Mediation and arbitration

At just 36 years of age, Ms. MARTINET-LONGEANIE was appointed Arbitrator with the French committee of the International Court of Arbitration.

Becoming a judge instead of defending a particular interest is no small matter, but having the satisfaction of handing down a decision that in principle is not subject to appeal is extremely rewarding for a lawyer.

Likewise, you can have a counsel at your side to assist you in the arbitration as provided for in your general terms and conditions of sale.

The advantages of arbitration are clear:

  • confidentiality of the proceedings and the decision,
  • speed of the decision,
  • the absence of any appeal, even if some object to its cost, since both parties have to cover the arbitrators’ remuneration and the Court’s administrative and secretarial costs.

However, to benefit from these advantages, you must include a clause in your general terms and conditions of sale stating that the parties undertake to settle their disputes through arbitration.

You can (even) choose (i) the law and (ii) the place where the arbitration will be held.

Your choices should be guided by the need for speed and confidentiality.

Arbitration, which is often technical, is not a matter for improvisation.

Ms. MARTINET-LONGEANIE was inducted into the International Court of Mediation and Arbitration as mediator-judge on 28 November 2019.

Disputes are, of course, generally settled through litigation, but court rulings can take time to be handed down: a judgment is obtained in an average of one year… and is public.

Whereas in mediation or arbitration, you participate in the decision-making process, the decision is made more quickly - six months on average - it is confidential and, moreover, can be reviewed before the state courts.

The International Court of Mediation and Arbitration provides you with an alternative procedure to an out-of-court settlement of national and international commercial and industrial disputes: Mediarbitration©.

It is a unique procedure allowing the parties in dispute to draft the award in their part of the Mediation ruling.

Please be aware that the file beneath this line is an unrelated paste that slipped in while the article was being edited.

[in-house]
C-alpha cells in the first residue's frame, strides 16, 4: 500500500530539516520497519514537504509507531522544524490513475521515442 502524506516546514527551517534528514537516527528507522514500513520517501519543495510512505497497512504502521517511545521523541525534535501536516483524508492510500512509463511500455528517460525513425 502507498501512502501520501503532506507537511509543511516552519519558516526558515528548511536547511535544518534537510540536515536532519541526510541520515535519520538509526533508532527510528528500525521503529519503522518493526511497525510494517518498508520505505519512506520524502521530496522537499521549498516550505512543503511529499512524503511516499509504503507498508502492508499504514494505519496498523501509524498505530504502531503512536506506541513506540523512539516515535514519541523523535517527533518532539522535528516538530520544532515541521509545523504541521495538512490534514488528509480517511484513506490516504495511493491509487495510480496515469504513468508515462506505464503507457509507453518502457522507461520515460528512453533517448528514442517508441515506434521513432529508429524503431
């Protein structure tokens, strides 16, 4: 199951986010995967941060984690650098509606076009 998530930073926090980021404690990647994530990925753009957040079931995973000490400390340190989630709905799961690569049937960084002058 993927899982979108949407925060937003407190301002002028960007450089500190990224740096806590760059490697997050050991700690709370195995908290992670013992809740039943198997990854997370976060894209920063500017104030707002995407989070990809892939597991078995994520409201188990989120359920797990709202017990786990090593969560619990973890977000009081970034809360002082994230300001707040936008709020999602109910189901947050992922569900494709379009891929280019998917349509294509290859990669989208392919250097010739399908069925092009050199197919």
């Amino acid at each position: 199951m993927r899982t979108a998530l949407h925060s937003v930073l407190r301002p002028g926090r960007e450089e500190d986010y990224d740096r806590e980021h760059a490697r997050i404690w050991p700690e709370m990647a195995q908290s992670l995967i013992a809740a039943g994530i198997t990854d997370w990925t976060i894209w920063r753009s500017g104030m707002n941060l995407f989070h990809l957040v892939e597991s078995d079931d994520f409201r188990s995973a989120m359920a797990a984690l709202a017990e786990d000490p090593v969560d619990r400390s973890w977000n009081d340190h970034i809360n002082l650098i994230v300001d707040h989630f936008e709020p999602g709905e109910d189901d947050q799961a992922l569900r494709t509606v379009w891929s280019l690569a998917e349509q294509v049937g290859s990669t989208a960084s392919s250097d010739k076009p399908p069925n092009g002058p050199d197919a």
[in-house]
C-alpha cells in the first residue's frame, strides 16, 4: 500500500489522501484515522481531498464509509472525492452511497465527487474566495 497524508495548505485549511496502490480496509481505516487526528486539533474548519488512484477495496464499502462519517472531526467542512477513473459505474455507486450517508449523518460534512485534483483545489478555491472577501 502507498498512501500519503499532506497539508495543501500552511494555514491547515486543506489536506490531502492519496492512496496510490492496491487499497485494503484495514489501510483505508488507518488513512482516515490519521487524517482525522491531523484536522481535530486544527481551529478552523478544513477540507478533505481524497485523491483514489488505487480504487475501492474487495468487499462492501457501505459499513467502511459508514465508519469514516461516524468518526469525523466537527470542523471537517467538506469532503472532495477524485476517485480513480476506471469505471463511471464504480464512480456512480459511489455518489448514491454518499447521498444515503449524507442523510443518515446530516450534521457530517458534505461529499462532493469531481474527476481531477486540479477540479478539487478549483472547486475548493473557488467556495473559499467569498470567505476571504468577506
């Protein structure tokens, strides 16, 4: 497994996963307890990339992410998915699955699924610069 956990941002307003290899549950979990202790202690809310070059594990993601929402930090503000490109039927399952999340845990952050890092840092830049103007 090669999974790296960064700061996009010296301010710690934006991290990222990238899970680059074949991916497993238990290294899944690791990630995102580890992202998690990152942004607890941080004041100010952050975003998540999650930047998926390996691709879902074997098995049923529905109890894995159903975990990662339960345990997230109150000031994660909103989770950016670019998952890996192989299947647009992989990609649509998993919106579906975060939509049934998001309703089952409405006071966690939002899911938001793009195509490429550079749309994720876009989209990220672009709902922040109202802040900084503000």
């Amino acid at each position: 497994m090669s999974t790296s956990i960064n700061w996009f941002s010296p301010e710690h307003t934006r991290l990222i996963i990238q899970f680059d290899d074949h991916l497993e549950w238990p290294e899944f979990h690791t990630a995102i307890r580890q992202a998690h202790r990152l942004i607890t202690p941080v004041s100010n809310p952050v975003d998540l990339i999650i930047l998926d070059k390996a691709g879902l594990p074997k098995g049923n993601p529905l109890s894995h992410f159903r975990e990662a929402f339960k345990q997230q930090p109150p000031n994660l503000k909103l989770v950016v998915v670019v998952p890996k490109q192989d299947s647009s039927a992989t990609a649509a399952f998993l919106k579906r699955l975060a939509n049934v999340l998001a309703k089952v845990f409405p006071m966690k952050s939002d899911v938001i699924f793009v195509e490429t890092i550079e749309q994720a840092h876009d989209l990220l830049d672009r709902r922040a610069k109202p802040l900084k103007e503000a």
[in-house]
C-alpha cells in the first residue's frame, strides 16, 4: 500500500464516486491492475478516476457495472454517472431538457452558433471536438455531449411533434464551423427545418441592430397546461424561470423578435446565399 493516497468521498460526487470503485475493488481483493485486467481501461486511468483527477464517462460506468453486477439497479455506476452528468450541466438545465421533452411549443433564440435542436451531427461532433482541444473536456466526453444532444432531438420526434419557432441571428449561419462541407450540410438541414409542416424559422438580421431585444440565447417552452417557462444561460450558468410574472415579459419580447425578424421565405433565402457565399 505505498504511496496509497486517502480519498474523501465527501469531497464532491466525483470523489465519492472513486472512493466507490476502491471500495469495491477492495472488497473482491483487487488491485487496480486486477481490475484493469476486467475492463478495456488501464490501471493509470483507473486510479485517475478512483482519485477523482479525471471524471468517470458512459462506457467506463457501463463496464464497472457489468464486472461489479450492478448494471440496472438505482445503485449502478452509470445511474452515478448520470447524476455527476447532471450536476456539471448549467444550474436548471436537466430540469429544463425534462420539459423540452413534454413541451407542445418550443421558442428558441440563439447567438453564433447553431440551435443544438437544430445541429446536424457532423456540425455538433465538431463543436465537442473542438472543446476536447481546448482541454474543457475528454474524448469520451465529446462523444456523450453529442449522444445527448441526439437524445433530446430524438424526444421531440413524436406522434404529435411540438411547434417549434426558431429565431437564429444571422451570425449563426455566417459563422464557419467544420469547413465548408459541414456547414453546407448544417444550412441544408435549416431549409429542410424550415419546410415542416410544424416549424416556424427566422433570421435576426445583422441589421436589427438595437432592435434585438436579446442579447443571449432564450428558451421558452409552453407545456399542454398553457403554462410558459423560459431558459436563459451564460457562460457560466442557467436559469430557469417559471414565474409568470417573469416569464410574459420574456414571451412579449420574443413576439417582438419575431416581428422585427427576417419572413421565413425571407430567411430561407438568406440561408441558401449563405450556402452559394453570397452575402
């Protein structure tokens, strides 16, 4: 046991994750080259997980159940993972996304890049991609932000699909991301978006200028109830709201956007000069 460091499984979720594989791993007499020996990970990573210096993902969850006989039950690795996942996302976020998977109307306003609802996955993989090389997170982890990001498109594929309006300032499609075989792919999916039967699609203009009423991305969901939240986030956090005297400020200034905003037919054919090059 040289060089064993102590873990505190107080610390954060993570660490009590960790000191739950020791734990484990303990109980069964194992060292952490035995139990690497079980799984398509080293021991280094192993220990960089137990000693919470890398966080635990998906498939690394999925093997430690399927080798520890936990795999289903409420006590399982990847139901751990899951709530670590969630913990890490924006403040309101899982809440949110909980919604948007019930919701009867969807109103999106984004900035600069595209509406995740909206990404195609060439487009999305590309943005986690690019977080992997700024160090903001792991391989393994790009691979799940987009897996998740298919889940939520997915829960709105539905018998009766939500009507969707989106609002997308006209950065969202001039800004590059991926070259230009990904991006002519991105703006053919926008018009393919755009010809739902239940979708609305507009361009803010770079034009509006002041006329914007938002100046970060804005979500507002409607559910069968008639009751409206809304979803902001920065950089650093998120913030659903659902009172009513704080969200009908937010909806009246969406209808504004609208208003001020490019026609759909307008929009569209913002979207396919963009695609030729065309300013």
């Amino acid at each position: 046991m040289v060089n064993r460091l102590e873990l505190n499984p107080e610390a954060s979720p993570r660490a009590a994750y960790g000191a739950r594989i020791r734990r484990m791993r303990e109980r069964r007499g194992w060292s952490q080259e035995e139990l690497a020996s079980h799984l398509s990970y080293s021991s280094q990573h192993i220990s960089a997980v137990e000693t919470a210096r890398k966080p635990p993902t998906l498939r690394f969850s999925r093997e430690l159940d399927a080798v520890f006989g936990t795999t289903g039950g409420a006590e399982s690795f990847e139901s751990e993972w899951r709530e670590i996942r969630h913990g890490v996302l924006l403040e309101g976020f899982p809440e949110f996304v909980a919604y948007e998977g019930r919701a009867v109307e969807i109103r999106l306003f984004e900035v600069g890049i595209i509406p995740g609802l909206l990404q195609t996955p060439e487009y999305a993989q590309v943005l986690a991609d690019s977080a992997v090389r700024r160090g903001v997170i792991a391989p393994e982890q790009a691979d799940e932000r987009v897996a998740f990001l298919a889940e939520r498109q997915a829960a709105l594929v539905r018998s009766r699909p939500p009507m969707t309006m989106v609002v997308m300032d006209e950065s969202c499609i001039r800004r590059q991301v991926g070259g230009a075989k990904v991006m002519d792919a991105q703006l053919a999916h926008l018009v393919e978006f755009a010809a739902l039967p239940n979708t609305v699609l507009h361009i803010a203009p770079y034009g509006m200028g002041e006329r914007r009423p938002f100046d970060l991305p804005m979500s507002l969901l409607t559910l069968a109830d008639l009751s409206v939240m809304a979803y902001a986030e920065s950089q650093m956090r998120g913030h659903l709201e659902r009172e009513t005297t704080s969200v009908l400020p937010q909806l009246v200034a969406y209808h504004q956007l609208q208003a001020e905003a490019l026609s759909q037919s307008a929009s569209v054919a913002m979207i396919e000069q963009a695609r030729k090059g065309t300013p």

Mediation is a flexible method of settling commercial and industrial disputes.

The dispute is handled by one or more mediator-judges chosen by the companies themselves, instead of a state court.

The choice of location and/or country is essential for complete confidentiality.

It is up to both parties to agree on these two points in advance.

In the event of a disagreement between the parties as to the place and/or country: the Court will then choose a neutral place to ensure the smooth running of proceedings.

In all cases, Mediarbitration© is a new procedure that guarantees a final and binding resolution of the dispute which is not subject to appeal.

It is aimed at entrepreneurs, business leaders and economic decision-makers with the best interests of humanity at heart.

Commercial mediation is increasingly popular, mitigating the inadequacies of a justice system that is not always fair, and which gives the law superiority over wisdom and equity.

A careful analysis of court documents in ancient Egypt shows that Egyptian law was based on two fundamental aspects which constitute the very heart of modern mediation.

Explorers who witnessed this period brought a great deal of information back from Ancient Egypt about the organisation of a well-developed (para)judicial system.

And it is only today that the history of mediation is being written.

The role played by village chiefs in Africa testifies to the very existence of a mediation technique and know-how that allows conflicts to be swiftly resolved through amicable solutions.

If the first central government in the history of Humanity was established around the year 3200 B.C. (...), the past teaches us the future.

What is the mediator's place in the new world?

Will AI be able to replace human decisions?

The mobility of the new generation of willing entrepreneurs is greatly expanding the practice of mediation, arbitration and Mediarbitration©.